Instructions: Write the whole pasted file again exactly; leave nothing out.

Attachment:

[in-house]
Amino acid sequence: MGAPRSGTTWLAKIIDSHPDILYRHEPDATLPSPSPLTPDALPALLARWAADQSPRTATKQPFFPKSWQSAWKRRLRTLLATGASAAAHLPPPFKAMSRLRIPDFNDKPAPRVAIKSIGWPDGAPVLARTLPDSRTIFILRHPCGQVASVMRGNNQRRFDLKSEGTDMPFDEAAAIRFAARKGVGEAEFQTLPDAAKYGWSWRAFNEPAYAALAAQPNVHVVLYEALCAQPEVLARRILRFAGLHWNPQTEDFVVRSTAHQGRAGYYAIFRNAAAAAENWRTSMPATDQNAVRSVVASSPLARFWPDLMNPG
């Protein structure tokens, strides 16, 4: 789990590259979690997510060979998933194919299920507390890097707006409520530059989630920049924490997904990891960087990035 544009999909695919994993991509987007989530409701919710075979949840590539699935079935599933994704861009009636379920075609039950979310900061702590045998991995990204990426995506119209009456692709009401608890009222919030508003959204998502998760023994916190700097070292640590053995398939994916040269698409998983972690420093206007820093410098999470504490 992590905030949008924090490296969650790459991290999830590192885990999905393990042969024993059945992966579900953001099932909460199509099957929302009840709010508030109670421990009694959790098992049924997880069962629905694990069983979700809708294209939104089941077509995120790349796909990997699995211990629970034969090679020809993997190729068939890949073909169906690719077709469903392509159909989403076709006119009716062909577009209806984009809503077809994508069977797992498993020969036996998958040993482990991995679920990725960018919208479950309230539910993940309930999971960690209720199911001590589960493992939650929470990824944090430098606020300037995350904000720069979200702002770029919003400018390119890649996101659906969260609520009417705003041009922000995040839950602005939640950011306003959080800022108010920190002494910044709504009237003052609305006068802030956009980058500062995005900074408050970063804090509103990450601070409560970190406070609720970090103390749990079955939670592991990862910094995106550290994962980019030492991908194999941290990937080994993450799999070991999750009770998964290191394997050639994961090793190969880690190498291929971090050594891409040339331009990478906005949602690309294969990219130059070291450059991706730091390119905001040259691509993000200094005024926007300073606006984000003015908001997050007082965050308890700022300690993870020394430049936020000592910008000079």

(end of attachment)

[in-house]
Amino acid sequence: MGAPRSGTTWLAKIIDSHPDILYRHEPDATLPSPSPLTPDALPALLARWAADQSPRTATKQPFFPKSWQSAWKRRLRTLLATGASAAAHLPPPFKAMSRLRIPDFNDKPAPRVAIKSIGWPDGAPVLARTLPDSRTIFILRHPCGQVASVMRGNNQRRFDLKSEGTDMPFDEAAAIRFAARKGVGEAEFQTLPDAAKYGWSWRAFNEPAYAALAAQPNVHVVLYEALCAQPEVLARRILRFAGLHWNPQTEDFVVRSTAHQGRAGYYAIFRNAAAAAENWRTSMPATDQNAVRSVVASSPLARFWPDLMNPG
């Protein structure tokens, strides 16, 4: 789990590259979690997510060979998933194919299920507390890097707006409520530059989630920049924490997904990891960087990035 544009999909695919994993991509987007989530409701919710075979949840590539699935079935599933994704861009009636379920075609039950979310900061702590045998991995990204990426995506119209009456692709009401608890009222919030508003959204998502998760023994916190700097070292640590053995398939994916040269698409998983972690420093206007820093410098999470504490 992590905030949008924090490296969650790459991290999830590192885990999905393990042969024993059945992966579900953001099932909460199509099957929302009840709010508030109670421990009694959790098992049924997880069962629905694990069983979700809708294209939104089941077509995120790349796909990997699995211990629970034969090679020809993997190729068939890949073909169906690719077709469903392509159909989403076709006119009716062909577009209806984009809503077809994508069977797992498993020969036996998958040993482990991995679920990725960018919208479950309230539910993940309930999971960690209720199911001590589960493992939650929470990824944090430098606020300037995350904000720069979200702002770029919003400018390119890649996101659906969260609520009417705003041009922000995040839950602005939640950011306003959080800022108010920190002494910044709504009237003052609305006068802030956009980058500062995005900074408050970063804090509103990450601070409560970190406070609720970090103390749990079955939670592991990862910094995106550290994962980019030492991908194999941290990937080994993450799999070991999750009770998964290191394997050639994961090793190969880690190498291929971090050594891409040339331009990478906005949602690309294969990219130059070291450059991706730091390119905001040259691509993000200094005024926007300073606006984000003015908001997050007082965050308890700022300690993870020394430049936020000592910008000079």